The United States – Mexico Border Controversy

The United States – Mexico Border Controversy

Mexico and the United States have enjoyed a bitter-sweet relationship for decades. Much as the two countries have been perennial adversaries; both countries cannot afford to ignore the fact that they are neighbors and the fact that both countries have a lot to gain from effective trade policies. (Villanueva, U. R. (2017). Further, United States has more to gain than lose from having a democratic and economic powerhouse as a neighbor as opposed to having a regime infiltrated by drug lords and cartels.

The US-Mexico bilateral economic relationship is vital for the guaranteed continuity and growth of both countries; due to the proximity of both countries and the fact that they share a 2000 mile border, necessitates the need for effective trade policy. Both countries share many economic interests; evidenced by the fact that Mexico is ranked third–largest trading partner of the United States while the United States is the largest source of Foreign Direct Investment in Mexico.

The US-Mexico relations have enjoyed considerable success under a trade agreement dubbed ‘NAFTA’ that entered into force in 1994. The enactment of NAFTA created free trade areas between the United States, Canada, and Mexico. (Villanueva, U. R. (2017).

In as much as NAFTA has ensured fair trade relations between the United States and Mexico, the drug cartel problem in Mexico has been a major set back for both countries reaping immeasurable benefits from the agreement.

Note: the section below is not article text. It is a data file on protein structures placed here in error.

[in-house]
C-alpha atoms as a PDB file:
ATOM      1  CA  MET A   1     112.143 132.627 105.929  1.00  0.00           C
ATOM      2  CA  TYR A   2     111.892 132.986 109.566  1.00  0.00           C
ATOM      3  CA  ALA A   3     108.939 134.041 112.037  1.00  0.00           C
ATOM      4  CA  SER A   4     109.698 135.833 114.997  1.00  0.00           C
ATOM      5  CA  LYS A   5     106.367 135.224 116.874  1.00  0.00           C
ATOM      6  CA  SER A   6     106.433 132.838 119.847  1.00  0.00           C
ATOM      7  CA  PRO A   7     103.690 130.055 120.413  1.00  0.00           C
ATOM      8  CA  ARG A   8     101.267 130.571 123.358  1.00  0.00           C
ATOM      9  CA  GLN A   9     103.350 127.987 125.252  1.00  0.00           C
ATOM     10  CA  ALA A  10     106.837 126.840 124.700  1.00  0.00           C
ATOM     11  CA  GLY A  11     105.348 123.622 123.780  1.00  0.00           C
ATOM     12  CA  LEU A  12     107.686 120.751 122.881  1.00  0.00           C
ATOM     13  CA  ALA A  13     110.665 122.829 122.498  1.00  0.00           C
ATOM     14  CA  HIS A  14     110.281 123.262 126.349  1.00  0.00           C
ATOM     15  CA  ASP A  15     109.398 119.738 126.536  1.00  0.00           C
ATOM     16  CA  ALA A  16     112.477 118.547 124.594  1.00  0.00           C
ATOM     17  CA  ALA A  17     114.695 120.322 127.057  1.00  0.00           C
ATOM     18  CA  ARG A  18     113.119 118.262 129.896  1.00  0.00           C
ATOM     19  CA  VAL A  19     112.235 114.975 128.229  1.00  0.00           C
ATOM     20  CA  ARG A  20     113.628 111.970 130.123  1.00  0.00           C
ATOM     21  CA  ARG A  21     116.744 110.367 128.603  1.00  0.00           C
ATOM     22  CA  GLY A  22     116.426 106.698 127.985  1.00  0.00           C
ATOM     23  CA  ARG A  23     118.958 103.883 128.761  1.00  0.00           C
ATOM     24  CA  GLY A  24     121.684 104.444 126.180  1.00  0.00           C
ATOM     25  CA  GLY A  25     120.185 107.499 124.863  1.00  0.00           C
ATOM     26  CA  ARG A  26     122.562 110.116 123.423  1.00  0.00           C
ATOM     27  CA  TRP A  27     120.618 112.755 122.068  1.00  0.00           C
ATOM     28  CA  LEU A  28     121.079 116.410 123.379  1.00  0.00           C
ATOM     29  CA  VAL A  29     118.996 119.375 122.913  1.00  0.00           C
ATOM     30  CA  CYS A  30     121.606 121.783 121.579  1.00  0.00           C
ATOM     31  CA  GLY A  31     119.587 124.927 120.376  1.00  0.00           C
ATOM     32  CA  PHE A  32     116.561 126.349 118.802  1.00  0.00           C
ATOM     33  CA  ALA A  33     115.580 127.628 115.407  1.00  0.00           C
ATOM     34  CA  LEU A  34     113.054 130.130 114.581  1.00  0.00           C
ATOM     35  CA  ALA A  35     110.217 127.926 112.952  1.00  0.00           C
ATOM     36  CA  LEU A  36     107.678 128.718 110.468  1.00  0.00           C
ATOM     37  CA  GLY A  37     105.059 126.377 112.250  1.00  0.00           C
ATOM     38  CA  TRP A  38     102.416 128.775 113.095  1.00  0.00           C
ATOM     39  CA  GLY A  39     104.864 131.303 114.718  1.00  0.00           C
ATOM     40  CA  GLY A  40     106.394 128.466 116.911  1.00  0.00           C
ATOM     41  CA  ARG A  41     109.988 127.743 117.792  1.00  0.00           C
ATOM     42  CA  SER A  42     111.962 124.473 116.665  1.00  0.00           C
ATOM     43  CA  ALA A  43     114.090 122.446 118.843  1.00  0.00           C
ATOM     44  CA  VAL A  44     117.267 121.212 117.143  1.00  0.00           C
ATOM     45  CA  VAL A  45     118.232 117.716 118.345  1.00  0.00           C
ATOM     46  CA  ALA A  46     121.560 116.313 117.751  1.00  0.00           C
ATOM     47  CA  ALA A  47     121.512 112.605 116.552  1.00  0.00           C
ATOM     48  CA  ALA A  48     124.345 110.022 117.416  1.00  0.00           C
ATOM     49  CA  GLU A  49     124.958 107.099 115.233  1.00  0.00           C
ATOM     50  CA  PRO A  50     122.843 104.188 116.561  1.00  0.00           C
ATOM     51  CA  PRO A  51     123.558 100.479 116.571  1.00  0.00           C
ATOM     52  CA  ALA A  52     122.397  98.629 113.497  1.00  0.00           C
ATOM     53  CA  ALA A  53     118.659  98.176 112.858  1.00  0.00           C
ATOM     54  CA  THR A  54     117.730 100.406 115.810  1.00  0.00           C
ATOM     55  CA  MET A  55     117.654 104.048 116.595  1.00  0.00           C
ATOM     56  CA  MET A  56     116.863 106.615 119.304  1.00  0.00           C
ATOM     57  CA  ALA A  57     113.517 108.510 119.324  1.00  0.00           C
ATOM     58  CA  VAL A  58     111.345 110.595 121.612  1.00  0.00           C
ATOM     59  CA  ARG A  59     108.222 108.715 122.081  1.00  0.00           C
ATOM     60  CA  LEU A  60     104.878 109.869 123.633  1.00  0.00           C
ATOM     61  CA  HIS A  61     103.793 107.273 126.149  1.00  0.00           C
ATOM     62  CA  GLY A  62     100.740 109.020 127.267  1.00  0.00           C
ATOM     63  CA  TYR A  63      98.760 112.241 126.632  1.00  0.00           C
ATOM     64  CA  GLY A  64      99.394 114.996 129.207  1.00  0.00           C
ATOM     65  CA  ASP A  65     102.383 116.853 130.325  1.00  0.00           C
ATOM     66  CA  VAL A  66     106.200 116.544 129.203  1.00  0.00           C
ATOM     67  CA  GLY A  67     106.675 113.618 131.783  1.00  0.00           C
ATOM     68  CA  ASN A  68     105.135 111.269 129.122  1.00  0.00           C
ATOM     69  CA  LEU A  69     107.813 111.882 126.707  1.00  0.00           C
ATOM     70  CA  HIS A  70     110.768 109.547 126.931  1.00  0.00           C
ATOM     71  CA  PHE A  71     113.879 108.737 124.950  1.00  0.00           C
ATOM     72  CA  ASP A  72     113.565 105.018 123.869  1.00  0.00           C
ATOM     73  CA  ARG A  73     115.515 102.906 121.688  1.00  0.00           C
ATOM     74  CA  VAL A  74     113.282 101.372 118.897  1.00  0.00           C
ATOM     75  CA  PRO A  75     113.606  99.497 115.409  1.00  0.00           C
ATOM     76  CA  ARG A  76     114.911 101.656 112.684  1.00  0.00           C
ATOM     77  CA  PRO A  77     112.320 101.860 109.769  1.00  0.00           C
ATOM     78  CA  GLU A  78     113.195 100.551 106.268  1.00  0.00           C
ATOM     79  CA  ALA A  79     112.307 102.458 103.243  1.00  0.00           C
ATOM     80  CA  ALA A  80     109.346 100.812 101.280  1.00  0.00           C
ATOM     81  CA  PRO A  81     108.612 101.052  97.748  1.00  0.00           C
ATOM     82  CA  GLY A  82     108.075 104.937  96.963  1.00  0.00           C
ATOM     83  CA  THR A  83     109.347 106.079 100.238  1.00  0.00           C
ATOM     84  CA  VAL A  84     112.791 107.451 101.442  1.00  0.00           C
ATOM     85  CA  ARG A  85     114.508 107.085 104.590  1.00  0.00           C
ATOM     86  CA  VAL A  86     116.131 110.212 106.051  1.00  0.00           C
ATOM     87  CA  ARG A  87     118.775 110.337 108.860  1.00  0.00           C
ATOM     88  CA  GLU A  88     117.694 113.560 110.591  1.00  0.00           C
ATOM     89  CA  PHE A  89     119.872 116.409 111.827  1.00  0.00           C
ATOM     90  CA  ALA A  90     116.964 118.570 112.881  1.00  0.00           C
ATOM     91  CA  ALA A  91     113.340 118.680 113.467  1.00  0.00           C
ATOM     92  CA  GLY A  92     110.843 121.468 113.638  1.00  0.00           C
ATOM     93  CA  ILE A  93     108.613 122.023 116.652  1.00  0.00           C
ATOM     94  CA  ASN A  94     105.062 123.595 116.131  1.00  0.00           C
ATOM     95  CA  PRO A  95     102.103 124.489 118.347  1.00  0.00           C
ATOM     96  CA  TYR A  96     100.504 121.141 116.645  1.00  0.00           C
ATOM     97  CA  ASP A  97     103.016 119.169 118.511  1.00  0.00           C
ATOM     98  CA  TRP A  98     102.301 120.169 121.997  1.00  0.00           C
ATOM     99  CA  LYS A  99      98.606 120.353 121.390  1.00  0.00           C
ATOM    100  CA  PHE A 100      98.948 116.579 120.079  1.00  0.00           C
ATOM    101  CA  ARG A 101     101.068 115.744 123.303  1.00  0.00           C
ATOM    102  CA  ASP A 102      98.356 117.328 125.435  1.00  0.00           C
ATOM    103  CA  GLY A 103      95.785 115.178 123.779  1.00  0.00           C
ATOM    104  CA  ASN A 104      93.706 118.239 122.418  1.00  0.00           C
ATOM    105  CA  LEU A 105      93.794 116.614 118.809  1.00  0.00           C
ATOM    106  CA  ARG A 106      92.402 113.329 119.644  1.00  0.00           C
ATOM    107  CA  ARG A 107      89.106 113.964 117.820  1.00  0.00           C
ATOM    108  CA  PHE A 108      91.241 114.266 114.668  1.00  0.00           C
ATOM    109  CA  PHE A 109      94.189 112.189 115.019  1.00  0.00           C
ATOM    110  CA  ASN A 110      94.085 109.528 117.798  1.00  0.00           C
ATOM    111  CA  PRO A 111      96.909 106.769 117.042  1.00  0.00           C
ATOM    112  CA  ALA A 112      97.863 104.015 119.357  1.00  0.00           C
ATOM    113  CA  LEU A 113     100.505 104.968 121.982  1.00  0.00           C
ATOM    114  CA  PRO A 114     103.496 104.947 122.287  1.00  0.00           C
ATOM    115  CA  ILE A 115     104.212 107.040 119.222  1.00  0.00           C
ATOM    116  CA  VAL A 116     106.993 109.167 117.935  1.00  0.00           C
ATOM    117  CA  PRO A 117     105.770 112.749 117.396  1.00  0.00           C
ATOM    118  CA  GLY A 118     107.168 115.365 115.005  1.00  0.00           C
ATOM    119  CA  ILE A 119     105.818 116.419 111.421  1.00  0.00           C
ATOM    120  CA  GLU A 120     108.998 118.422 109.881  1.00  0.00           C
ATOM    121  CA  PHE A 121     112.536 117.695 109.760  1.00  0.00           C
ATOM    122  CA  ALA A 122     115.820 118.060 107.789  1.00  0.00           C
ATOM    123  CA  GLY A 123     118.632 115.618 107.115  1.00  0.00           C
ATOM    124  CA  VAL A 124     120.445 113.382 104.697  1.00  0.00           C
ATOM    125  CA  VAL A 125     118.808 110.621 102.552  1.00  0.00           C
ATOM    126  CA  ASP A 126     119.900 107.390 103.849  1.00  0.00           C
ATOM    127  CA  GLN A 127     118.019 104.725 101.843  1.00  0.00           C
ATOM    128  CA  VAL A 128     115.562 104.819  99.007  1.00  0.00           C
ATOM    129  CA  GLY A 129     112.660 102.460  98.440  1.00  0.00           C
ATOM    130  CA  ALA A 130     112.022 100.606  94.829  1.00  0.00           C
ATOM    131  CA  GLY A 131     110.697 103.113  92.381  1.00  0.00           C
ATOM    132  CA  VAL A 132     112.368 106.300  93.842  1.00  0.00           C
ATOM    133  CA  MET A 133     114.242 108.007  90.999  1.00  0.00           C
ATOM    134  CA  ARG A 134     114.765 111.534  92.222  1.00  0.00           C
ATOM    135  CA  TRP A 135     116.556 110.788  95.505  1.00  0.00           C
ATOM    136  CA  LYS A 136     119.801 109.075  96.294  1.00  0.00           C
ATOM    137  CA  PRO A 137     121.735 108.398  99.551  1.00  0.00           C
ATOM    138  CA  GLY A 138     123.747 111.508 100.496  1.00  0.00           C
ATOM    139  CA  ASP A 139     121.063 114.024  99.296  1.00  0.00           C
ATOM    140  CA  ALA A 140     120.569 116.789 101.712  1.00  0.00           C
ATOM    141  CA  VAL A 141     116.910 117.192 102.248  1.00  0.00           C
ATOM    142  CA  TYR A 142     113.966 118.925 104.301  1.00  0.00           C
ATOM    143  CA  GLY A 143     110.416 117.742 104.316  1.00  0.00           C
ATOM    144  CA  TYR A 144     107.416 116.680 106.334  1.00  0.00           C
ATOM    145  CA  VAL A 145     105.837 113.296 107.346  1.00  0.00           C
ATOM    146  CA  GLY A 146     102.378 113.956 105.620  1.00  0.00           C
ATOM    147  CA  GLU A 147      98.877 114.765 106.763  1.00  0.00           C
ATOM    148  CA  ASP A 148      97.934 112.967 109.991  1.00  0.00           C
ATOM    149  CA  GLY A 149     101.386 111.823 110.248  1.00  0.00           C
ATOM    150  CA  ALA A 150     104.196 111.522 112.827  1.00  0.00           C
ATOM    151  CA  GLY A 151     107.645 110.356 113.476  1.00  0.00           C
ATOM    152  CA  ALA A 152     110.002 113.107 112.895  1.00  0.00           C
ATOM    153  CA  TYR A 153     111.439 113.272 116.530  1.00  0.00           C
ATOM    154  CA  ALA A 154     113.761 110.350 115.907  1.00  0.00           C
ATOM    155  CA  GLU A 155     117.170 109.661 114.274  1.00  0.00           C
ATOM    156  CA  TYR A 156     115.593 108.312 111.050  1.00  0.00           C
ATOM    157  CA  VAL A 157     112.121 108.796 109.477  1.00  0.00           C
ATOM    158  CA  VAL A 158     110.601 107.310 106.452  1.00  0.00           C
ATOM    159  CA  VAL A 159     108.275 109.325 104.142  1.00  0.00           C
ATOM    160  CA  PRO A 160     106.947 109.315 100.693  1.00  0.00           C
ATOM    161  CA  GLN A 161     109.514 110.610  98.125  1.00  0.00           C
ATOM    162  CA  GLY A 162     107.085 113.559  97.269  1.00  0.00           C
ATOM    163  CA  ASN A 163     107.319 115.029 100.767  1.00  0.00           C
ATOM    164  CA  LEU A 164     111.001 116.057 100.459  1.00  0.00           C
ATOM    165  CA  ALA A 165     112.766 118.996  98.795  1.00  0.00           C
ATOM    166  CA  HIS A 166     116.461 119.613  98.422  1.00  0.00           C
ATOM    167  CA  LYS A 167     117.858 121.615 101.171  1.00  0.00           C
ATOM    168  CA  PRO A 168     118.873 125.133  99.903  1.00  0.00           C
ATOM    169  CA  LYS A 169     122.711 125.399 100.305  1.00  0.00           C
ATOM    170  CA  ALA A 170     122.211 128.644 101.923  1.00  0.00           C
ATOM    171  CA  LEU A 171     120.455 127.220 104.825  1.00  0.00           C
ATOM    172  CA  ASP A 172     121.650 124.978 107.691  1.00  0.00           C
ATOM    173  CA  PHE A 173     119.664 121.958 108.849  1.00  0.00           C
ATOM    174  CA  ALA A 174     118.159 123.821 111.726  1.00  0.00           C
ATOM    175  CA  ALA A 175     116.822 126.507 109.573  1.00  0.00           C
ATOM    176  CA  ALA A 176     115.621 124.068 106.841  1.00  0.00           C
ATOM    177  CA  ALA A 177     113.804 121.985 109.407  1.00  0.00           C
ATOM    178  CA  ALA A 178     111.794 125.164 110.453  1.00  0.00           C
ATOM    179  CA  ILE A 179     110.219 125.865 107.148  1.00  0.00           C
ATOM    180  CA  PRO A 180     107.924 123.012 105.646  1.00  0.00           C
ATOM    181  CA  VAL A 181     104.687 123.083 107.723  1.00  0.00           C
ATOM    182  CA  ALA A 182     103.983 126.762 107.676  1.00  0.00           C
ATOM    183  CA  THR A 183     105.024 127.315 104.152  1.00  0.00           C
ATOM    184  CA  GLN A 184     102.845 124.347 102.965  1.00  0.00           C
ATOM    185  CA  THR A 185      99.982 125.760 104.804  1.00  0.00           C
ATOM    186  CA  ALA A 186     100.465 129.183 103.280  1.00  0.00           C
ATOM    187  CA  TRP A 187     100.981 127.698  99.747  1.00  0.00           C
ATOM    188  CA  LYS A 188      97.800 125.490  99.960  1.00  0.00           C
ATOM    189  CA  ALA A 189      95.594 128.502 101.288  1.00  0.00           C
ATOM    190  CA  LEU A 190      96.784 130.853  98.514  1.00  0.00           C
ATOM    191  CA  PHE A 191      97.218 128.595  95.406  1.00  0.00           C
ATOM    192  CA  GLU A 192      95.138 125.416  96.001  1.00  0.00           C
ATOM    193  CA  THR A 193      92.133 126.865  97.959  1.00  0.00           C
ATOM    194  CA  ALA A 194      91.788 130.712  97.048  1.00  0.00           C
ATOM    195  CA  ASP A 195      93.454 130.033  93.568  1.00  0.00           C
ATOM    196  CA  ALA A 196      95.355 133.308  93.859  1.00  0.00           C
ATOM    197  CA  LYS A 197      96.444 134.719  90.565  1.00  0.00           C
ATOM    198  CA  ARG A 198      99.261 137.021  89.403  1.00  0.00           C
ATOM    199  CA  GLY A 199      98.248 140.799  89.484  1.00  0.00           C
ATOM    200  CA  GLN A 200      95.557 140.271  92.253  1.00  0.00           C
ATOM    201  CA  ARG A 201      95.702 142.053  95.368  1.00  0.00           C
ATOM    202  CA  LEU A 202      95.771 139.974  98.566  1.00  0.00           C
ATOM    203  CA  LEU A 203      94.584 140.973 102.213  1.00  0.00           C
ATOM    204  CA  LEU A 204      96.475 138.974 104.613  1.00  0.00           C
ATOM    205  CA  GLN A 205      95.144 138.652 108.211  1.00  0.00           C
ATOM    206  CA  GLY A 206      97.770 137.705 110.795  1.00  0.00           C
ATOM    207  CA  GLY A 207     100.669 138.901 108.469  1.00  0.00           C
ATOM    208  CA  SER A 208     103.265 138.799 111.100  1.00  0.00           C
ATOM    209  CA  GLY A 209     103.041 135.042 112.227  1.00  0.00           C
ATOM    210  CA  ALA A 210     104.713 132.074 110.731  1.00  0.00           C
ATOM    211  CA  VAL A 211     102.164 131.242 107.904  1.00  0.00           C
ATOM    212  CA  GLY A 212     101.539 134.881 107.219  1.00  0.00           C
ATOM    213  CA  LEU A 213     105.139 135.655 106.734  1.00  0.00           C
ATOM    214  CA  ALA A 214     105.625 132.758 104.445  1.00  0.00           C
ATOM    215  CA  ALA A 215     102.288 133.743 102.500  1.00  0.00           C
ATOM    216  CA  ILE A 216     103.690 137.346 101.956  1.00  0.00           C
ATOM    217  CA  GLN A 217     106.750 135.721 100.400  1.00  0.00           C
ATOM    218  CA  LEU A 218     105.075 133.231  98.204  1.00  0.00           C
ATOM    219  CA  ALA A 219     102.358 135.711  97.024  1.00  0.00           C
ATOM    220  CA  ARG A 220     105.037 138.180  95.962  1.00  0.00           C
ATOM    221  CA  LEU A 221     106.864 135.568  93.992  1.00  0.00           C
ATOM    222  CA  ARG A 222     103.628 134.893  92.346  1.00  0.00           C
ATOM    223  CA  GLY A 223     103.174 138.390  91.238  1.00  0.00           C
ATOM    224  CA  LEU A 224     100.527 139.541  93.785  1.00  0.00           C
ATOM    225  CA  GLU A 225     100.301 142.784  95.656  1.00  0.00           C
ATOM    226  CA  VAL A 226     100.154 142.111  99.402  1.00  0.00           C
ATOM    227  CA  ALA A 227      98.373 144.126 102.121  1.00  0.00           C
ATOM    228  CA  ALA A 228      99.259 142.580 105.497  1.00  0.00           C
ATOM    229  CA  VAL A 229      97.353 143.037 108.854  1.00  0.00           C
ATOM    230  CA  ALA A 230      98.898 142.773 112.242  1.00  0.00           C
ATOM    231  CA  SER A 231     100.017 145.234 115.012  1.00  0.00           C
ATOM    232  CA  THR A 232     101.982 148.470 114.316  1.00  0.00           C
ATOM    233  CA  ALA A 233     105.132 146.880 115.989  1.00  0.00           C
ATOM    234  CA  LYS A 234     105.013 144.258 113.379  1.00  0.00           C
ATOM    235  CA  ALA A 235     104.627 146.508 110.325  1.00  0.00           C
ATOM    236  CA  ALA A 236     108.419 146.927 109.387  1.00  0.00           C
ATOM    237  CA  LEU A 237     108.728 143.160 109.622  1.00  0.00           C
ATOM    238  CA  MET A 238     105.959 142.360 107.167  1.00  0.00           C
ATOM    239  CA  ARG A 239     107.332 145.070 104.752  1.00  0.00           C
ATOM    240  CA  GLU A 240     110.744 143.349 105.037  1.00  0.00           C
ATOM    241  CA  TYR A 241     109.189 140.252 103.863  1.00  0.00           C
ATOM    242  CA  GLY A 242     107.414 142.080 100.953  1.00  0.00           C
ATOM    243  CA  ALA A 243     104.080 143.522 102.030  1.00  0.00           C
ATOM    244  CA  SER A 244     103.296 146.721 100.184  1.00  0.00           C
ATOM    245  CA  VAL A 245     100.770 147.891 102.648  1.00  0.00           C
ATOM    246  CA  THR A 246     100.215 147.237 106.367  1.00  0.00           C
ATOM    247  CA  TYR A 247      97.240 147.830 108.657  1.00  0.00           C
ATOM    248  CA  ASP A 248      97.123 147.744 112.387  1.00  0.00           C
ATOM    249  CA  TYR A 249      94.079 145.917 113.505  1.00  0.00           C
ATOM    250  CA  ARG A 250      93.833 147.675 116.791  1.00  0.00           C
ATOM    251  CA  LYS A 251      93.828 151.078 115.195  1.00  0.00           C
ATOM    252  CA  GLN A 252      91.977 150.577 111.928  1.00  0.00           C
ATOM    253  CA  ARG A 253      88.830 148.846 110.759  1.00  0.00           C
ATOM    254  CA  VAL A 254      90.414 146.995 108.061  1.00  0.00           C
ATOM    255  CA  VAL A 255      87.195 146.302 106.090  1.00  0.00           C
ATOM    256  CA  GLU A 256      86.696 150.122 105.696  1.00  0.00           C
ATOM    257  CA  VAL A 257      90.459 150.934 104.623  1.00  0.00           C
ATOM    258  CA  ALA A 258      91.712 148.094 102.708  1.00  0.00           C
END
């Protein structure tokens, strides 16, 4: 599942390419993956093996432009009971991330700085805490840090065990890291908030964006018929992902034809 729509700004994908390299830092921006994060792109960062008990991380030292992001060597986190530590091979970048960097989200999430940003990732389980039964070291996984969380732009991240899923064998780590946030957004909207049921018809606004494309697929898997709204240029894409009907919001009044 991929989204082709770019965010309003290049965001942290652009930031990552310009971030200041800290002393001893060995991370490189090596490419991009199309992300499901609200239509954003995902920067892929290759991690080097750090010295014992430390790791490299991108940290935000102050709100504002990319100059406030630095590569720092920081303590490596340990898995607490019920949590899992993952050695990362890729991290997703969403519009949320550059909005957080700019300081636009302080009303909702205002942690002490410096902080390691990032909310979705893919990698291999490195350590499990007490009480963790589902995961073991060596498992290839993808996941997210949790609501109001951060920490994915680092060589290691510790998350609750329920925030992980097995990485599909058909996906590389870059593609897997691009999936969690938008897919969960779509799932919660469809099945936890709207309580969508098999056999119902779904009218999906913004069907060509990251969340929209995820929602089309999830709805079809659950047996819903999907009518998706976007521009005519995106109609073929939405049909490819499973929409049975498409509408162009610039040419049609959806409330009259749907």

The Mexican political arena has been infiltrated by drug cartels leaving the country’s economy in jeopardy of collapse. A vast majority of Mexican citizens continue to live in abject poverty while the drug cartels reap from their misfortune through corruption and death on people opposed to their operations. Indeed this is not only a problem for Mexico but also for America. Drugs are smuggled from Mexico into the United States. As such the United States has for years tried to curb this menace through the counter-narcotic policy which has proven to be a rather costly affair. The Merida initiative features as one of the failed policies by the United States in dealing with the Narcotic problem in Mexico.  This initiative aimed at funding the Mexican Military through offering them the much-needed training and experience. This attempt by the United States failed terribly as the funds were not put to the requisite use. (Mowell, B. (January 01, 2017).  It is approximated that the US offered $1.6 billion in funding meant to support transparency, anti-corruption and promotion of human rights. This attempt failed terribly, only $15 million of the $1.6 billion was put to use; the remainder of the funds was siphoned by unscrupulous individuals within the Mexican government.